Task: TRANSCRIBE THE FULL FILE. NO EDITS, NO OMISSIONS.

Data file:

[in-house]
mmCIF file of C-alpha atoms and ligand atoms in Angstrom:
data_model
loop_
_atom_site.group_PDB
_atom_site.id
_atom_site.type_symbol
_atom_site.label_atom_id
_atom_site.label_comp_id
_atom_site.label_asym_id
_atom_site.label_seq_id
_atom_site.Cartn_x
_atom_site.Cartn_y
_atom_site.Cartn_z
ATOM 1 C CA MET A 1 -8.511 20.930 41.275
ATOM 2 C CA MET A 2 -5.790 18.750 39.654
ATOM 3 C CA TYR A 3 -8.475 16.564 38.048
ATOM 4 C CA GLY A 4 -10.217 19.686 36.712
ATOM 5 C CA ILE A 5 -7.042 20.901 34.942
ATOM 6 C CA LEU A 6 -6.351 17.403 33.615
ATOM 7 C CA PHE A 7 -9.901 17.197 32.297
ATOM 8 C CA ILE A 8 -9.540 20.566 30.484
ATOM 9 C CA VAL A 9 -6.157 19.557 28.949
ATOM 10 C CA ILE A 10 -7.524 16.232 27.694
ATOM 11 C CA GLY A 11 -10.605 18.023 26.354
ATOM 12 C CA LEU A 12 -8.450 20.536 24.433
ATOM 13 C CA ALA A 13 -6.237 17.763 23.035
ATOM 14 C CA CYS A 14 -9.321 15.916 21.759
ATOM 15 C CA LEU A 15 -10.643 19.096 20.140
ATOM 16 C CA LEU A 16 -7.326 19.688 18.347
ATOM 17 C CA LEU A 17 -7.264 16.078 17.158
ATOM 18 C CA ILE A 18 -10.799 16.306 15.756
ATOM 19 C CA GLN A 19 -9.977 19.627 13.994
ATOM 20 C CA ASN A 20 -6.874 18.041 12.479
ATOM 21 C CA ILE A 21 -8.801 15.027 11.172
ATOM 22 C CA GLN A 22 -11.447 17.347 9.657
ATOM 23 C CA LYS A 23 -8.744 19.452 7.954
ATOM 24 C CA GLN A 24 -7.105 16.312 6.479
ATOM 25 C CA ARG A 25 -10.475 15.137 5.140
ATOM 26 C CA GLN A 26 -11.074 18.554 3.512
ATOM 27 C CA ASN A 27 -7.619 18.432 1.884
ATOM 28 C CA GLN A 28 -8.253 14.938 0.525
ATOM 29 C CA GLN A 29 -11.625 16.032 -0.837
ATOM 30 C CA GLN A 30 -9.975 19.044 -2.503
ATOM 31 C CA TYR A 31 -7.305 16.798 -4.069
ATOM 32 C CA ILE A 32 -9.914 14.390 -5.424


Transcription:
[in-house]
mmCIF file of C-alpha atoms and ligand atoms in Angstrom:
data_model
loop_
_atom_site.group_PDB
_atom_site.id
_atom_site.type_symbol
_atom_site.label_atom_id
_atom_site.label_comp_id
_atom_site.label_asym_id
_atom_site.label_seq_id
_atom_site.Cartn_x
_atom_site.Cartn_y
_atom_site.Cartn_z
ATOM 1 C CA MET A 1 -8.511 20.930 41.275
ATOM 2 C CA MET A 2 -5.790 18.750 39.654
ATOM 3 C CA TYR A 3 -8.475 16.564 38.048
ATOM 4 C CA GLY A 4 -10.217 19.686 36.712
ATOM 5 C CA ILE A 5 -7.042 20.901 34.942
ATOM 6 C CA LEU A 6 -6.351 17.403 33.615
ATOM 7 C CA PHE A 7 -9.901 17.197 32.297
ATOM 8 C CA ILE A 8 -9.540 20.566 30.484
ATOM 9 C CA VAL A 9 -6.157 19.557 28.949
ATOM 10 C CA ILE A 10 -7.524 16.232 27.694
ATOM 11 C CA GLY A 11 -10.605 18.023 26.354
ATOM 12 C CA LEU A 12 -8.450 20.536 24.433
ATOM 13 C CA ALA A 13 -6.237 17.763 23.035
ATOM 14 C CA CYS A 14 -9.321 15.916 21.759
ATOM 15 C CA LEU A 15 -10.643 19.096 20.140
ATOM 16 C CA LEU A 16 -7.326 19.688 18.347
ATOM 17 C CA LEU A 17 -7.264 16.078 17.158
ATOM 18 C CA ILE A 18 -10.799 16.306 15.756
ATOM 19 C CA GLN A 19 -9.977 19.627 13.994
ATOM 20 C CA ASN A 20 -6.874 18.041 12.479
ATOM 21 C CA ILE A 21 -8.801 15.027 11.172
ATOM 22 C CA GLN A 22 -11.447 17.347 9.657
ATOM 23 C CA LYS A 23 -8.744 19.452 7.954
ATOM 24 C CA GLN A 24 -7.105 16.312 6.479
ATOM 25 C CA ARG A 25 -10.475 15.137 5.140
ATOM 26 C CA GLN A 26 -11.074 18.554 3.512
ATOM 27 C CA ASN A 27 -7.619 18.432 1.884
ATOM 28 C CA GLN A 28 -8.253 14.938 0.525
ATOM 29 C CA GLN A 29 -11.625 16.032 -0.837
ATOM 30 C CA GLN A 30 -9.975 19.044 -2.503
ATOM 31 C CA TYR A 31 -7.305 16.798 -4.069
ATOM 32 C CA ILE A 32 -9.914 14.390 -5.424